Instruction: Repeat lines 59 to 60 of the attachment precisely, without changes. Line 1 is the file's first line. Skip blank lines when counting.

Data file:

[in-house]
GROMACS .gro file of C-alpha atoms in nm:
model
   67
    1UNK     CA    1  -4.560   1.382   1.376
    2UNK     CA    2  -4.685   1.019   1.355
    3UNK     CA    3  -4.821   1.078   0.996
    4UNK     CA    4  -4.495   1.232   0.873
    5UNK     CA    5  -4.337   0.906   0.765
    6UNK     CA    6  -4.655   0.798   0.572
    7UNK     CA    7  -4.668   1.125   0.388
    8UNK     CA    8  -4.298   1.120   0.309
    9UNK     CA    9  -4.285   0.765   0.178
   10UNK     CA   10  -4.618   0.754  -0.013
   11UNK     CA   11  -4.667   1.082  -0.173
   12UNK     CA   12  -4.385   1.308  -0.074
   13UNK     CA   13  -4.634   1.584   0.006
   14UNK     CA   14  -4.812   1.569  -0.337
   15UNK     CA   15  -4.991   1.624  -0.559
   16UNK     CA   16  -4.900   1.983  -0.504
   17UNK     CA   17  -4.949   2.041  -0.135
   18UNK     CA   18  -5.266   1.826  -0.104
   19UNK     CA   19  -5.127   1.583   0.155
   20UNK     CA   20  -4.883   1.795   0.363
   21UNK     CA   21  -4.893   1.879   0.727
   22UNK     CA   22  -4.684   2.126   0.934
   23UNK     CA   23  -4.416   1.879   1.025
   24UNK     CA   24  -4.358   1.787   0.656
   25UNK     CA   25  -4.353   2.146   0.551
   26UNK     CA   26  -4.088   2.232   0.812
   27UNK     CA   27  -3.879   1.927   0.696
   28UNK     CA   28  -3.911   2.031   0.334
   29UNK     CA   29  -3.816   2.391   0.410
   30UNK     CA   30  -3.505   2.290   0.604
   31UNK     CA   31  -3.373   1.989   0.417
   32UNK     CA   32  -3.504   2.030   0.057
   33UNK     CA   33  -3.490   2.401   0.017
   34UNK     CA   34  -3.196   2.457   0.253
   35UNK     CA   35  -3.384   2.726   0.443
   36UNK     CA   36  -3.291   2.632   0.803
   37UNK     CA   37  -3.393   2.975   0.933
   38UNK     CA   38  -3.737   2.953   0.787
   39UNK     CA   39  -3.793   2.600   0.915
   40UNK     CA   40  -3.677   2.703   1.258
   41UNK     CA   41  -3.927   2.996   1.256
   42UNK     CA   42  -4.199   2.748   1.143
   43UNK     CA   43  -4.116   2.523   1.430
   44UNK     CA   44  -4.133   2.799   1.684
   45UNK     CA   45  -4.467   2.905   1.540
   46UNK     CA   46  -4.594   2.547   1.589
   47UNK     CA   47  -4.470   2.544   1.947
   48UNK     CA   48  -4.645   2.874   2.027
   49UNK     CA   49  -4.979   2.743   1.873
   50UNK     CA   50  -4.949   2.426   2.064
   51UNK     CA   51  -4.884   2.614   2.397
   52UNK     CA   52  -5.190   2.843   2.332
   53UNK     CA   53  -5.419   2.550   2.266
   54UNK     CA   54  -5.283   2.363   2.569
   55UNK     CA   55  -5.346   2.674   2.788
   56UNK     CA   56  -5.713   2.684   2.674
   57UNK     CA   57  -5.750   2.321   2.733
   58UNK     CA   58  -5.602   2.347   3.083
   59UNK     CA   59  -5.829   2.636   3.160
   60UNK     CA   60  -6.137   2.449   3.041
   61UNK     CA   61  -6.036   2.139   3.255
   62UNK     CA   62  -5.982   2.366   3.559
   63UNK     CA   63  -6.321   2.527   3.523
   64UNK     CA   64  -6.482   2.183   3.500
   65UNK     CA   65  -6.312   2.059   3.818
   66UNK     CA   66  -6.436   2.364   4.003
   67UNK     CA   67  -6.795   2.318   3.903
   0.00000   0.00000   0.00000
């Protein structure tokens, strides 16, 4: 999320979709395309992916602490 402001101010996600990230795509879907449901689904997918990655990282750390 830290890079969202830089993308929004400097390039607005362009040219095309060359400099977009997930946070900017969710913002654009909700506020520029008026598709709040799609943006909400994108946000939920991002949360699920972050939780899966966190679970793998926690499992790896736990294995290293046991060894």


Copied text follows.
   55UNK     CA   55  -5.346   2.674   2.788
   56UNK     CA   56  -5.713   2.684   2.674